Researchers have discovered that the tuatara (Sphenodon punctatus), lizard-like reptiles endemic to New Zealand and the only living member of the rept
Researchers have discovered that the tuatara (Sphenodon punctatus), lizard-like reptiles endemic to New Zealand and the only living member of the reptilian order Rhynchocephalia, possess two deeply divergent co-existing mitochondrial genomes, giving the cold-tolerant reptile an adaptive advantage to harsher weather conditions that other reptiles.
“The Tuatara is a large-bodied unusually cold-tolerant reptile with a low standard metabolic rate (13 °C),” the researchers wrote in their paper, “Evidence of two deeply divergent co-existing mitochondrial genomes in the Tuatara reveals an extremely complex genomic organization.”
“Two co-occurring mt-genomes may therefore be advantageous for metabolic flexibility in cool environments. Adaptations in transmembrane proteins have been shown to have a high bearing on environmental fitness in extreme environments,” the researchers wrote.
Until now, the existence of two sets of mitochondrial genomes has only been discovered in bivalvian mollusks.
“In mollusks, the maternal copy is present in somatic tissues, whereas the paternal copy is found primarily in germ-line cells. Our discovery of two deeply divergent (10.4% sequence divergence) mt-genomes in the Tuatara is intriguing, but the origin, inheritance mechanism, and maintenance of the two molecules remains unknown.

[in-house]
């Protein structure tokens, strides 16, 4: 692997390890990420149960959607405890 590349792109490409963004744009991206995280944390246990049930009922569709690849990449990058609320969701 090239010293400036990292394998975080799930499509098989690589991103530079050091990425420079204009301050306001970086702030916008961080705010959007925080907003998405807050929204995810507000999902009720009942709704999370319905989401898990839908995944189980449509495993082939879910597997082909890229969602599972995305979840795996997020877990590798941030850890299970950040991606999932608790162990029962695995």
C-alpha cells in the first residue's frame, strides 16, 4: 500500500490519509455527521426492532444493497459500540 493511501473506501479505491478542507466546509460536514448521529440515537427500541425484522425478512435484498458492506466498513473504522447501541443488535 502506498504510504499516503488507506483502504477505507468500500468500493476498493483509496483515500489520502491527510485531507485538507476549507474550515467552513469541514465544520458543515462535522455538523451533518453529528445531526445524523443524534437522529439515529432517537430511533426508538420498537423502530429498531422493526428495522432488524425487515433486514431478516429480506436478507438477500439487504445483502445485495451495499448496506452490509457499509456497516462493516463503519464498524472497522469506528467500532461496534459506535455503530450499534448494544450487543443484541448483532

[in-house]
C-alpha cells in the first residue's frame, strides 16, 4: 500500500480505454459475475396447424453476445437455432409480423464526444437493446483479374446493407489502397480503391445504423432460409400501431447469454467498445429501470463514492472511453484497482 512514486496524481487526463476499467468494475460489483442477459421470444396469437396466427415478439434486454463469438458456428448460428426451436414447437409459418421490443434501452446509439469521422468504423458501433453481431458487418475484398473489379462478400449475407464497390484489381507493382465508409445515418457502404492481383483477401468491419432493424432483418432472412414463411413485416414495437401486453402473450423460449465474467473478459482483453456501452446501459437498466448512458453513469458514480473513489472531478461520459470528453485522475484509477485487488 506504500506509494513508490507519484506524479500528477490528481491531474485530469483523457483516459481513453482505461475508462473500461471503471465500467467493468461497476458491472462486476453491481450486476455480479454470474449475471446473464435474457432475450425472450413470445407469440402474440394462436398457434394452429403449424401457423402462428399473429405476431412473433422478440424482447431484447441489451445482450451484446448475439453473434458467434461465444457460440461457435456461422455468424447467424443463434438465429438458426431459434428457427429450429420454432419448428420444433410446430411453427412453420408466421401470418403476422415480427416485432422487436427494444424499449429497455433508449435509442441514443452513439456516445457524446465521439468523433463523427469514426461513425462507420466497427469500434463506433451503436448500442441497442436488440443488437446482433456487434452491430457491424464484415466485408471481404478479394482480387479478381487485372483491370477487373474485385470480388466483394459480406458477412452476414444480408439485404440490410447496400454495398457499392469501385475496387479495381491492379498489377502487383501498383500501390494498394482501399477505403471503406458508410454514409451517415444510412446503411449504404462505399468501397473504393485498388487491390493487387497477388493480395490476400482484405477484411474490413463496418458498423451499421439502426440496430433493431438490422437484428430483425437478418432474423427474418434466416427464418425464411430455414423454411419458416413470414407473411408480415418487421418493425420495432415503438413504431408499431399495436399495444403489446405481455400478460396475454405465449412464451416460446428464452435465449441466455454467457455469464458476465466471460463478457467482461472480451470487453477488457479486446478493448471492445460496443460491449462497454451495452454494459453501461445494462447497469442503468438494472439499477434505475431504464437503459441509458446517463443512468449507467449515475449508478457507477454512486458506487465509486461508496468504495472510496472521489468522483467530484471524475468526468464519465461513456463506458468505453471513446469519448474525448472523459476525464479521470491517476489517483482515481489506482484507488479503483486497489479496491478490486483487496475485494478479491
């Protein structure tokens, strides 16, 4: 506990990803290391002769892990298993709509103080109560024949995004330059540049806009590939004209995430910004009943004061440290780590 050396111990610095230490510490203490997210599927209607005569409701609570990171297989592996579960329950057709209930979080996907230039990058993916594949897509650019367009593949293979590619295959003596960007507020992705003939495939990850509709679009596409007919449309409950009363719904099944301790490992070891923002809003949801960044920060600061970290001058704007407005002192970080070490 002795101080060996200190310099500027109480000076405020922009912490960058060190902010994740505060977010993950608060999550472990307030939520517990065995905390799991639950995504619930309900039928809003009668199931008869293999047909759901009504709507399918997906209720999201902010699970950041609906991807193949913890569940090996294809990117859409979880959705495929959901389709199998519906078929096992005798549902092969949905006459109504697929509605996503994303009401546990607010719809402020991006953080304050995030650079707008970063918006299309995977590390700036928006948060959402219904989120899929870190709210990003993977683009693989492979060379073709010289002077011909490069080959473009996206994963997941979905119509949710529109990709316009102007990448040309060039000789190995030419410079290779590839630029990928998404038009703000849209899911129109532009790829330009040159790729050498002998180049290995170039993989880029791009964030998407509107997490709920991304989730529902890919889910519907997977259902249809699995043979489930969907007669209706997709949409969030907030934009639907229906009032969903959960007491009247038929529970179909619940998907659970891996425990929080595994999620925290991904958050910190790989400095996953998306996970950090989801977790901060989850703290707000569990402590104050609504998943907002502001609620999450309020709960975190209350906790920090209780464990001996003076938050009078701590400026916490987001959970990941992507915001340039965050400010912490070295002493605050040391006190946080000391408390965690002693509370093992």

“Future studies seeking to confirm the widespread presence of two mt-molecules in the Tuatara should examine multiple individuals, of both sexes, across the geographic range of the Tuatara,” the researchers wrote in their paper.
Tuatara Ngatiwai iwi Guardianship
“Ideally, studies would be conducted in pedigrees to explore the inheritance of these molecules, and across multiple tissues to explore any tissue-specific patterns. Such a study is not trivial for a species that is protected under New Zealand and international law, and that is a taonga, or special treasure for those Maori iwi that are the kaitiaki, guardians, of the Tuatara. Our genome sequencing work was undertaken in partnership with Ngatiwai iwi, but any future studies in other locations would require further partnerships with Ngatiwai and another iwi across Aotearoa New Zealand to gain permissions to work on, sample, and sequence these taonga.”
Tuatara Genome Sequence Information
In 2020, the whole genome sequence of the tuatara was completed by researchers with the University of Otago, Dunedin, New Zealand and the Ngatiwai, the Maori people who had guardianship over the tuatara populations that were used in that study, as well as in this study.
The tuatara are endemic to New Zealand and while they resemble lizards, they are part of the order Rhynchocephalia and the two species in New Zealand are the only surviving members in their 250 million year old family. The tuatara shared a common ancestor with reptiles about 250 million years ago. The species is an important link between the extinct stem reptiles of which dinosaurs, modern reptiles, mammals, and birds evolved. Tuatara can live more than 100 years and reach sexual maturity at 10-20 years.